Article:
Saturday, January 16, 2010


Jinkies, Shaggy. Nobody's at FJC today. Scooby-doo, where are you?

Let's split up, gang. Some of you head to Hopeful Parents.

Like, the rest of us will click here:


Nice work, Scoob.

Friday, January 8, 2010


Mother-talk and rather cliche, but I will venture that both of my girls can fly. Cate flies in recognizable ways - her charm and wit take her up. She glides when she smiles and sings, when she reaches to bring others up with her. Her kind and encouraging ways are easy to identify, her curious mind is a clear signal of the intention to fly higher. She has grace of her own making, fueled by a willingness to challenge what doesn't seem just in the world. She leaves a jet stream of promise behind her.

People often miss Addie's flights. They are looking beneath her, expecting her to stay on the ground, to need their help and patronization to move a few inches across the earth. But they are not seeing her, they are seeing what they expect of her. If those eyes were raised, they'd just catch Addie's little curly-toed feet carried up and away by her own power.

She fights for everything. She fights with a patient smile and retractable displays of interest. If you won't see her clearly, she refuses to see you. When she ignores those who expect little of her, it is taken as evidence of intellectual blockage on her part. And Addie lets them take it that way. In this, she takes wing. She flies too high for the underestimators to note. They are of no use to her.

Children of diverse physical and/or cognitive functioning are constantly evaluated, assessed, tested. Addie launches above this testing sometimes, deeming it out of context and irrelevant. Often, that is indeed true. She flies again. When she is not being tested, when she feels the faith someone has in her, when she trusts they will raise their eyes to meet her where she is; she delivers. Not an incremental piece of progress towards the goal, but a huge chunk of mastery that proves that even when we said "she can't," she clearly could, but chose not to. And we see this amazing and seemingly sudden feat as whole, not as small attempts. We give her a bigger wad of credit - a larger slice of belief-in-Addie pie - each time she chooses to unveil her potential for believers in these sweeping ways. Thereupon, she takes off again.

For us, her family, the metaphor of flight edges as close as it can to literal when Addie is in the water. She has a control in there that she doesn't have on dry land. Her composure is nearly regal, her wingspread strong and wide. When she lifts her head out of the water, her expression doesn't change - the dauntless beam from underwater rises with her, half moon eyes and cheeks dripping water and temerity. She kicks at us when we hold her in water too deep, small nudges to tell us that she'd like to try on her own. For a long time, we saw only what we feared. We did not let go as she asked, we did not let her try.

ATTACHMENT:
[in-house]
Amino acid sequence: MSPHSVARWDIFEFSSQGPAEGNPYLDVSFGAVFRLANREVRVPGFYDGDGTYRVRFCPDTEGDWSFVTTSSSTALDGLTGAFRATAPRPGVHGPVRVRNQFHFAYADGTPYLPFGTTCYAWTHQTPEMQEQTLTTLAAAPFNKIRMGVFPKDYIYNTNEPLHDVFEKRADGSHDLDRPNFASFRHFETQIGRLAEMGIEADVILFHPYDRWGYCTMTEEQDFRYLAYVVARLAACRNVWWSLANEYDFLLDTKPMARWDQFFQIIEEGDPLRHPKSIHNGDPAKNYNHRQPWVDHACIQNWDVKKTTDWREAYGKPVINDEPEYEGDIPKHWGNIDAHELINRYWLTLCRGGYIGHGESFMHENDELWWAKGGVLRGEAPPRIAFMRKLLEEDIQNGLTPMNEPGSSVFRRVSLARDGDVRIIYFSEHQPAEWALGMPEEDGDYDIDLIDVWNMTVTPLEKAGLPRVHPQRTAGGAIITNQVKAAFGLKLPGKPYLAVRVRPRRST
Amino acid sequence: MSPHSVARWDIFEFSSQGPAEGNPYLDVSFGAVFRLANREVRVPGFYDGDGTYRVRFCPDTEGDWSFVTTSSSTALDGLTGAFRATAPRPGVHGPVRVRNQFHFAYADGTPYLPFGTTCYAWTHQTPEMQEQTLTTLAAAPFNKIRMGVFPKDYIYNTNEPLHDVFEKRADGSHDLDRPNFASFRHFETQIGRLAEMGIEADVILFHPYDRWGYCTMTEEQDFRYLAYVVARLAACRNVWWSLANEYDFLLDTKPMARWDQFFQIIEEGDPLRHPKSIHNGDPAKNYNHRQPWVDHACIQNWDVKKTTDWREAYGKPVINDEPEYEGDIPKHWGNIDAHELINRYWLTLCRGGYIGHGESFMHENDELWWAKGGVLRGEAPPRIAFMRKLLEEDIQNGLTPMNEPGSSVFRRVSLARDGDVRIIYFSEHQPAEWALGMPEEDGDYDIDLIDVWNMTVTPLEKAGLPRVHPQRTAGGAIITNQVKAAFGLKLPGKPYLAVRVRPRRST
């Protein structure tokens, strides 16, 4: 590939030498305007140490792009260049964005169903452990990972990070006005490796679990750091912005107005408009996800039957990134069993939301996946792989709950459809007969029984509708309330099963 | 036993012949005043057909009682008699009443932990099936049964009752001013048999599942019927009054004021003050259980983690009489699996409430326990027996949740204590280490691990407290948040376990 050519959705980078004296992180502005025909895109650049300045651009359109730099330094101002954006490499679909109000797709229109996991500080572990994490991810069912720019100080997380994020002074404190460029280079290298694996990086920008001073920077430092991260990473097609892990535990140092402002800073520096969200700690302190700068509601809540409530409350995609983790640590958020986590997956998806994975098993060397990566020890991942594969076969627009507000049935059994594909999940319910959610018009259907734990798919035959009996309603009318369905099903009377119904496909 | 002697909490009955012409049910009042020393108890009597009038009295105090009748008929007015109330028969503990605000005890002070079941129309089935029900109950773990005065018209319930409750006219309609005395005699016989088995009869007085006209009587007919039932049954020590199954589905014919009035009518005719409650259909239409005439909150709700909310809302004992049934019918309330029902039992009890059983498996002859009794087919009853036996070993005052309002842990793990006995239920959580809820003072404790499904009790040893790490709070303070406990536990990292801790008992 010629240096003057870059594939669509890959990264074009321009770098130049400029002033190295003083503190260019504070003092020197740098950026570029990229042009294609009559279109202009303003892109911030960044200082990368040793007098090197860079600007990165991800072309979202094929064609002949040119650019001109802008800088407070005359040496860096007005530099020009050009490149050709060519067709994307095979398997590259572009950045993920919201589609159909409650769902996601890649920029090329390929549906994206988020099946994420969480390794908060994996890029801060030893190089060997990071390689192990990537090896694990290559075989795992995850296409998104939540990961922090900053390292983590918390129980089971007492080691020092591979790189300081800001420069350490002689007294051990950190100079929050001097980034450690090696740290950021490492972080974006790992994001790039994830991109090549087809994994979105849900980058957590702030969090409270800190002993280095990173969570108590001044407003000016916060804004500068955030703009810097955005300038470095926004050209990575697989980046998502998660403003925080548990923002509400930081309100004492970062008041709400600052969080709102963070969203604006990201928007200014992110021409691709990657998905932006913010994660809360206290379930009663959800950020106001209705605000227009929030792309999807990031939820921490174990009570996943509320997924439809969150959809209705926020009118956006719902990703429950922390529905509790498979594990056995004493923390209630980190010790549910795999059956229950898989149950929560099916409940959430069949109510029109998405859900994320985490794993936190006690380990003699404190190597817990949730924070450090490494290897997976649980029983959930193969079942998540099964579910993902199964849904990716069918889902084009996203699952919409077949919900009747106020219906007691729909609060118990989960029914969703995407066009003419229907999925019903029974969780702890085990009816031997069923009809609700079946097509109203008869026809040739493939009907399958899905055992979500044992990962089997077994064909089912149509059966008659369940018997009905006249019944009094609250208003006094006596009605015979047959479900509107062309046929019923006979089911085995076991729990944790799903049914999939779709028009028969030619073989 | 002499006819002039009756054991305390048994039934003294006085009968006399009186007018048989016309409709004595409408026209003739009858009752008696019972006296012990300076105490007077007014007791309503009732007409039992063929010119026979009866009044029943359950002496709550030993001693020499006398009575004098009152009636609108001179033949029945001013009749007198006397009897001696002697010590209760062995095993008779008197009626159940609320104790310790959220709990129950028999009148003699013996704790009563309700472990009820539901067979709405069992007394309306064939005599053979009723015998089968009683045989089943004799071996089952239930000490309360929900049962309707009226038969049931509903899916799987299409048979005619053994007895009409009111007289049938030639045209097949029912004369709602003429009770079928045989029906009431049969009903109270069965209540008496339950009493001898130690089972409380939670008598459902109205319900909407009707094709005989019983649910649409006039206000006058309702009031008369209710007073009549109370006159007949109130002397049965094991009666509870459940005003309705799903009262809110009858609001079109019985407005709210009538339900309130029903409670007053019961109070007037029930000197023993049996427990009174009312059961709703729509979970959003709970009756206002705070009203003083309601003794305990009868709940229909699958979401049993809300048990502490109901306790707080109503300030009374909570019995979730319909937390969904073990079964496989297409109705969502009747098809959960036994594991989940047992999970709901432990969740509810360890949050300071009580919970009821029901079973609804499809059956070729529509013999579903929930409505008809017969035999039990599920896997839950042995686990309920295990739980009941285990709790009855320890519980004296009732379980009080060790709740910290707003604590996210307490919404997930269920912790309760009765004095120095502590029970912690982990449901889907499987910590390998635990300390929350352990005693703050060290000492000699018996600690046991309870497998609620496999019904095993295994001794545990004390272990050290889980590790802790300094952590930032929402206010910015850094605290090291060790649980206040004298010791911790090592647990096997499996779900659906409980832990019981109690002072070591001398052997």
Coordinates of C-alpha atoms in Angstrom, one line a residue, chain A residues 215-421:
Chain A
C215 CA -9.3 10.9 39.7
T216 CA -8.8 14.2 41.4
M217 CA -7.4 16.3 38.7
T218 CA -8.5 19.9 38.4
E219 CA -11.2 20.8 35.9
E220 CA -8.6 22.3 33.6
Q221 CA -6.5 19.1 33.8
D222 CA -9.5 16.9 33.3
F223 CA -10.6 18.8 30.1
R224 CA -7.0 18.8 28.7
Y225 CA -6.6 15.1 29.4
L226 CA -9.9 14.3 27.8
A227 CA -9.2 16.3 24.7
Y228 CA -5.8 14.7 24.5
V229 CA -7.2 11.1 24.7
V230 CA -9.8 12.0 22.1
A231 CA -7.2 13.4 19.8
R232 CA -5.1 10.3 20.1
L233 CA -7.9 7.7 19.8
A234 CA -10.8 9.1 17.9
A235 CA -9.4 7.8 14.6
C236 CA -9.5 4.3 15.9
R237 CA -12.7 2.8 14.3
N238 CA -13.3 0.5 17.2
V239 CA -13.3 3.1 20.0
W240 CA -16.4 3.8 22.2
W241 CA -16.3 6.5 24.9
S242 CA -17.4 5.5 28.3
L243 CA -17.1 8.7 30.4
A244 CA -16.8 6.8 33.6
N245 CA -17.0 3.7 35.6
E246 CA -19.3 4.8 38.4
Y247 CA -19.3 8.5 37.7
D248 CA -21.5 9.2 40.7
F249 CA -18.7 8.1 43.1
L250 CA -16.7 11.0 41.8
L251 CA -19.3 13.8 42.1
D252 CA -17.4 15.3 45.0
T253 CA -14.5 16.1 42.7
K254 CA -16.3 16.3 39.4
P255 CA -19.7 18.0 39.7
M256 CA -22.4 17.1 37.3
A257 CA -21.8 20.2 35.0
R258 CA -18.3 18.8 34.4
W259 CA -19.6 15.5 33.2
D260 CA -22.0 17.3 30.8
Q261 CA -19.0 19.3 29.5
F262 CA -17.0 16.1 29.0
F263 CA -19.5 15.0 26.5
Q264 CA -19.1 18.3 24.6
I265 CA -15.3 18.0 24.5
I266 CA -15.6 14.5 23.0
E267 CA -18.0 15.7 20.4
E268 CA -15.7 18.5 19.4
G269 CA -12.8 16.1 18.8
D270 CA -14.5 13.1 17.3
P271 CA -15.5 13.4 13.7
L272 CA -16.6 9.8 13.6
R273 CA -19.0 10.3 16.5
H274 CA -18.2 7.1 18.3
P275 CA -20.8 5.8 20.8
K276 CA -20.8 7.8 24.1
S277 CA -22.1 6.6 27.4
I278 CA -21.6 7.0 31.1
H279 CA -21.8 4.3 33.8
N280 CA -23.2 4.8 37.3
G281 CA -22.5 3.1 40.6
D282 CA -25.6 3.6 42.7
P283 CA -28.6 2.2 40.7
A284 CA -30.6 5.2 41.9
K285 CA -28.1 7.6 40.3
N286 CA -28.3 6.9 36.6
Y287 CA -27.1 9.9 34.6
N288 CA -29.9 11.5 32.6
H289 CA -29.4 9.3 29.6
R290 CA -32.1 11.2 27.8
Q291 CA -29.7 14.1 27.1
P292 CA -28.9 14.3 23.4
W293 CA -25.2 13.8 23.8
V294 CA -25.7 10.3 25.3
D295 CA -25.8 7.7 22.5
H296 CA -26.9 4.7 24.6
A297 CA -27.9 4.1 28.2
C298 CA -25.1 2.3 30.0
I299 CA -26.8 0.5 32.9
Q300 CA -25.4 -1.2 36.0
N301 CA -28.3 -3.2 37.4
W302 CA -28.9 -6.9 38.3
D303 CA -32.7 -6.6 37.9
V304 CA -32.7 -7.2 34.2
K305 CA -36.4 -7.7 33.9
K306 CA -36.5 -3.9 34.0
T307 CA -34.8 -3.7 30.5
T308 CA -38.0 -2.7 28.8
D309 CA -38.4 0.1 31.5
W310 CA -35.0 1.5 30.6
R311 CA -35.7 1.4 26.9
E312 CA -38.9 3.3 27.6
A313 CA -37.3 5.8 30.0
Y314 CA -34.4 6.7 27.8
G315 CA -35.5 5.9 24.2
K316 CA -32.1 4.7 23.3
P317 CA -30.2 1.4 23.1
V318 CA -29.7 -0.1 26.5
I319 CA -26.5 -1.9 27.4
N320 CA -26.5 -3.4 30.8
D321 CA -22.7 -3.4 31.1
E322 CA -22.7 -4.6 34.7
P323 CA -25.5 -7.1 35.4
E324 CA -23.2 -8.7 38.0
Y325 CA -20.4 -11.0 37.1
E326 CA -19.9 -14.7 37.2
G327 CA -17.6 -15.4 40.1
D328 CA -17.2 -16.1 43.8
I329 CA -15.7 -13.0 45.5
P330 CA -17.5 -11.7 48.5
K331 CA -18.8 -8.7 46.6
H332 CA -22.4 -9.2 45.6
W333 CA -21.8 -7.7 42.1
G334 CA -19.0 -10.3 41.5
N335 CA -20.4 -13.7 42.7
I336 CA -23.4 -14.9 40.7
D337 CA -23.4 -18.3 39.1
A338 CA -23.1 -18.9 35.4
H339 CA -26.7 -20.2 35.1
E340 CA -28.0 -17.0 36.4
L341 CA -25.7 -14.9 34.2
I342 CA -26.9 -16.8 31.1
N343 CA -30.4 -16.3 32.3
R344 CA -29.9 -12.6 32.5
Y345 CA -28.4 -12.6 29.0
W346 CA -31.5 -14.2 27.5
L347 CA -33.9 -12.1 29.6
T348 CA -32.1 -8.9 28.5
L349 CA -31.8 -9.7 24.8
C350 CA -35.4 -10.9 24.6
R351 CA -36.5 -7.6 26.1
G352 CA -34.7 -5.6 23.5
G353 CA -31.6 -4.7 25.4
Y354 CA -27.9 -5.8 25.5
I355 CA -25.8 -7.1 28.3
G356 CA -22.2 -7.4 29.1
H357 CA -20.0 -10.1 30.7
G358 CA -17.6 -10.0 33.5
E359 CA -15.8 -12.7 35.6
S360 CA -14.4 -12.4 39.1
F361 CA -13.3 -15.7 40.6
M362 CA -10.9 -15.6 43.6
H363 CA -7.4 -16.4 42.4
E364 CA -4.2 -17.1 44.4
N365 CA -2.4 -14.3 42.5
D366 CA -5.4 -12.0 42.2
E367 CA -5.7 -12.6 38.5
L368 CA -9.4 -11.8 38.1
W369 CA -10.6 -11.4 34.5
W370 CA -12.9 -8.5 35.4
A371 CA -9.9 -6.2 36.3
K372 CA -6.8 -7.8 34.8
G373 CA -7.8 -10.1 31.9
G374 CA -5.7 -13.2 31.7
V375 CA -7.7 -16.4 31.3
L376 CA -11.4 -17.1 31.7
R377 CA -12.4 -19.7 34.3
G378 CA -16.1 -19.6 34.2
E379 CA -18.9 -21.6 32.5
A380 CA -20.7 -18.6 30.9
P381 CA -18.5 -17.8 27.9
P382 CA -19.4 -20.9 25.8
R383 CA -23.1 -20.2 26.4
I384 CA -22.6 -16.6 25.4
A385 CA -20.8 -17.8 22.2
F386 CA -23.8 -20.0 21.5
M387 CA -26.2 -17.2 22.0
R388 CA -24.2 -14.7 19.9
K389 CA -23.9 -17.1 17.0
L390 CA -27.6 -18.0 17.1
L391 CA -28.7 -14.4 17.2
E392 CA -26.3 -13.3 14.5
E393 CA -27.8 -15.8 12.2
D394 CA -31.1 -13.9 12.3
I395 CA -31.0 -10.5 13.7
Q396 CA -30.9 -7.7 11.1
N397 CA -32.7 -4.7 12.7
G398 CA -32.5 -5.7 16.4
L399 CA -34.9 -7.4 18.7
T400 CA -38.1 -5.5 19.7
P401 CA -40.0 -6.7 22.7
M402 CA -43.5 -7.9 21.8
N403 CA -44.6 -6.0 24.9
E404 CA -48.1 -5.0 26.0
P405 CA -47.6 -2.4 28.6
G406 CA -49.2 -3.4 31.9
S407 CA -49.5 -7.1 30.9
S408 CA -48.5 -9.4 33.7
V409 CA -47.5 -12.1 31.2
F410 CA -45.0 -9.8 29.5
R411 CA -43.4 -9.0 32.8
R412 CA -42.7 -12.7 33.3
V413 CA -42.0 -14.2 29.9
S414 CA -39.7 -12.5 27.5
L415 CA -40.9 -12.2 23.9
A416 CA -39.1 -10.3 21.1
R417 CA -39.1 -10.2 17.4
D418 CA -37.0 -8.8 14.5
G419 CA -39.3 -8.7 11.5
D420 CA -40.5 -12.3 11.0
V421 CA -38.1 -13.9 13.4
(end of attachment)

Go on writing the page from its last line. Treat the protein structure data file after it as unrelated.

But we didn't know back then that she could fly.

Now we know. And as with Cate, my husband and I are just here to toss our girls up and honor their individual flight patterns. We stay on the landing strip to catch them, fuel and detail them during periodic stopovers, preparing them to ascend again.

Tuesday, January 5, 2010

And the winner is....

That was your drum roll.

Addie said that there's a 3 way tie: JACQUI, ANNETTE and BRENDA AND MOLLY share the honor. Congratulations. Cate and Addie and I are still deliberating the form your award will take, but will be in contact with individually your for your FJC interviews. Thanks for your thoughts all!

For your reference, the Contest.

The girls and I talked, then thought, then came back and talked again. The truth is we liked all the ideas and wished we could do all of them. Even the "keep it" ones made us smile. Ultimately we decided on a few basics. We'd keep the whole 50$ together and hand it over intact, which knocked a few entries that entailed breaking it up out. We wanted to give it to a person and not an organization or gift administrator, so that left a few more out. We really liked Jacqui's thinking points and considered them throughout the deliberation. We do look at it as an investment more so than as a gift, like a planting of a seed. But we also wanted to wait for inspiration, to be a bit spontaneous about it as Brenda and Molly suggested. Annette's story about someone in trouble right in her own kid's school made us realize that we wanted this small bit of cash that blew in on local winds, to stay in our community, we wanted to plant it in our own backyard, so to speak. In fact, all three of the winners had that in common, the reminder that there are people who might need a boost up right next to us, if we are willing to see.

Nicely played winners and all entries. Reading through the original finding of the bill, the contest rules, the submissions... really gave Cate and I some food for thought as we enter 2010. We will both be focusing a bit more on the fact that we have enough so that we are not in need, that we have enough so that we might share more.

On to execution of the hybrid plan. We have a few gardens in mind to plant this little seed in, but we're still talking about it. On our list are those that would take this tiny windfall as a sign to do a good turn for someone else. And of course, the tale of the handing over will be found here on Farmer John Cheese...someday. I know better now than to throw out time frames.

All the very best in 2010 and every year that follows.
Terri, Cate and Addie